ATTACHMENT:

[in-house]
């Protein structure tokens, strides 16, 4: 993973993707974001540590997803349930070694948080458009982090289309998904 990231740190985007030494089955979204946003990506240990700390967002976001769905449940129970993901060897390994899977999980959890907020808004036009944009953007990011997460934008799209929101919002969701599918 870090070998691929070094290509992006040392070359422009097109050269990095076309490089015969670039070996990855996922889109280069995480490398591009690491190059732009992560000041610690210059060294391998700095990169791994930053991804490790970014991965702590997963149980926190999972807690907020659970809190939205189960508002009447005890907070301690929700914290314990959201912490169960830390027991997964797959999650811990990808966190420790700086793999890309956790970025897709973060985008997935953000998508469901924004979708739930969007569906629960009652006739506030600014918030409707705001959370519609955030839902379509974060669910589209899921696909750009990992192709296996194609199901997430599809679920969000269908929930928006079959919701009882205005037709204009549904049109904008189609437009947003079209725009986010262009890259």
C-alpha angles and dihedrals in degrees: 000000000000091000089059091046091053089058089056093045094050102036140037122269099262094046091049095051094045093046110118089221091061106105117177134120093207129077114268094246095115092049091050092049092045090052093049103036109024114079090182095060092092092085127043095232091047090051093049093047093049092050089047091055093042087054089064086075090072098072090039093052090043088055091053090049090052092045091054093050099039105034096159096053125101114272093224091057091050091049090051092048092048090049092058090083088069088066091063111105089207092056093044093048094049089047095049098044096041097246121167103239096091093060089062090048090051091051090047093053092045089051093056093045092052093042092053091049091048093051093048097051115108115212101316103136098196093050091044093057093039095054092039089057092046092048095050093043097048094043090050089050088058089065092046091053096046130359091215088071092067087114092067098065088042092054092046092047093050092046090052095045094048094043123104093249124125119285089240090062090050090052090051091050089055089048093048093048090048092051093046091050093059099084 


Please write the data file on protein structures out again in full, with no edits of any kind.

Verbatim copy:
[in-house]
């Protein structure tokens, strides 16, 4: 993973993707974001540590997803349930070694948080458009982090289309998904 990231740190985007030494089955979204946003990506240990700390967002976001769905449940129970993901060897390994899977999980959890907020808004036009944009953007990011997460934008799209929101919002969701599918 870090070998691929070094290509992006040392070359422009097109050269990095076309490089015969670039070996990855996922889109280069995480490398591009690491190059732009992560000041610690210059060294391998700095990169791994930053991804490790970014991965702590997963149980926190999972807690907020659970809190939205189960508002009447005890907070301690929700914290314990959201912490169960830390027991997964797959999650811990990808966190420790700086793999890309956790970025897709973060985008997935953000998508469901924004979708739930969007569906629960009652006739506030600014918030409707705001959370519609955030839902379509974060669910589209899921696909750009990992192709296996194609199901997430599809679920969000269908929930928006079959919701009882205005037709204009549904049109904008189609437009947003079209725009986010262009890259």
C-alpha angles and dihedrals in degrees: 000000000000091000089059091046091053089058089056093045094050102036140037122269099262094046091049095051094045093046110118089221091061106105117177134120093207129077114268094246095115092049091050092049092045090052093049103036109024114079090182095060092092092085127043095232091047090051093049093047093049092050089047091055093042087054089064086075090072098072090039093052090043088055091053090049090052092045091054093050099039105034096159096053125101114272093224091057091050091049090051092048092048090049092058090083088069088066091063111105089207092056093044093048094049089047095049098044096041097246121167103239096091093060089062090048090051091051090047093053092045089051093056093045092052093042092053091049091048093051093048097051115108115212101316103136098196093050091044093057093039095054092039089057092046092048095050093043097048094043090050089050088058089065092046091053096046130359091215088071092067087114092067098065088042092054092046092047093050092046090052095045094048094043123104093249124125119285089240090062090050090052090051091050089055089048093048093048090048092051093046091050093059099084 